A first end of each support leg is pivotally connected to a slidable collar mounted on the pump barrel with an intermediate location of each leg pivotally receiving one end of a link arm whose opposite end is pivotally anchored to the pump barrel beneath the collar. Sliding movement of the collar longitudinally of the barrel effects movement of the legs between the retracted and extended positions.

The collar is an elongated sleeve having a longitudinal slot formed adjacent to the top edge of the sleeve with a pair of spaced ears projecting radially from either side of the slot. The spaced ears are interconnected by a connector pin which receives a cam arm on one end so that operative compressive engagement of the cam arm with one of the ears reduces the width of the slot as well as the diameter of the collar allowing the collar to selectively fictionally grip the barrel. In this manner, when the collar is elevated, moving the support legs into the retracted position, the collar can be clamped in place to retain the legs in the retracted position for storage purposes. To move the legs to the extended position, the clamp is simply released allowing the collar to slide downwardly while the legs pivot outwardly. A tubular stop is also provided beneath the collar on the pump barrel to limit downward movement of the collar, thereby desirably positioning the legs in the extended supporting position when the collar engages the tubular stop.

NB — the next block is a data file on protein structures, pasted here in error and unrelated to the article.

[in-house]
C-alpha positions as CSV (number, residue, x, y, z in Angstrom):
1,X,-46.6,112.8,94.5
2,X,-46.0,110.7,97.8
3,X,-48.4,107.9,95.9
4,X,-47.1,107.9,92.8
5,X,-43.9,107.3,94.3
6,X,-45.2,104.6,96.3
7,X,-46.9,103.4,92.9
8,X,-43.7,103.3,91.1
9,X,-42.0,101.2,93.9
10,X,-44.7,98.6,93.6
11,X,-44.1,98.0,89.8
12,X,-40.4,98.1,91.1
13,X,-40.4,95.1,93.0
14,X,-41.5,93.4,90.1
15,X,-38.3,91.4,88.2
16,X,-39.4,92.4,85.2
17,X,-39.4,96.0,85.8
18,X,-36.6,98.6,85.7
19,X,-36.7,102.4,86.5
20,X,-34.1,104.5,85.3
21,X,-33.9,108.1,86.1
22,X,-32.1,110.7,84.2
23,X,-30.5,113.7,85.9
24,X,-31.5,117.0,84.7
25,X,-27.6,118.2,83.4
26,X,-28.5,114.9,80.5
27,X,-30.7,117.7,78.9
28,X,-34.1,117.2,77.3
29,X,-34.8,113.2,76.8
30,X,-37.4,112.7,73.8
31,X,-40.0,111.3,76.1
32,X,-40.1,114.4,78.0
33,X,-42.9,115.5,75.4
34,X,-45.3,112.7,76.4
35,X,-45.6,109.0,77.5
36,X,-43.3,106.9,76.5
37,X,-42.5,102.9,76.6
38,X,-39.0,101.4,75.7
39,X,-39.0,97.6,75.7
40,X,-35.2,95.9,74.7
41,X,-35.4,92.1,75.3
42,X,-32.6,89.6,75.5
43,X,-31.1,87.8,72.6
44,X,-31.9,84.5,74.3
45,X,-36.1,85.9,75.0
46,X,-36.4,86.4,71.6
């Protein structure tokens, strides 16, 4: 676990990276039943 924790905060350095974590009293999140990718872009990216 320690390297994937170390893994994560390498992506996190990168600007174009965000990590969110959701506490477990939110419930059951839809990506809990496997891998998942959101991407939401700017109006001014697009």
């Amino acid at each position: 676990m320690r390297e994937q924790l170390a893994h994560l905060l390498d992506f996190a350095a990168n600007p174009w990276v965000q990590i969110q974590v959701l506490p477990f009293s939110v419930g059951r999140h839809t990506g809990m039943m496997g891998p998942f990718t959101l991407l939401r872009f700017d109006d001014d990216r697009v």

Other aspects, features and details of the present invention can be more completely understood by reference to the following detailed description of a preferred embodiment, taken in conjunction with the drawings and from the appended claims.

BRIEF DESCRIPTION OF THE DRAWINGS

FIG. 1 is an isometric view of the floor pump of the present invention with the collapsible stand in an extended supporting position.

FIG. 2 is an isometric view similar to FIG. 1 with the collapsible stand in a retracted non-supporting position.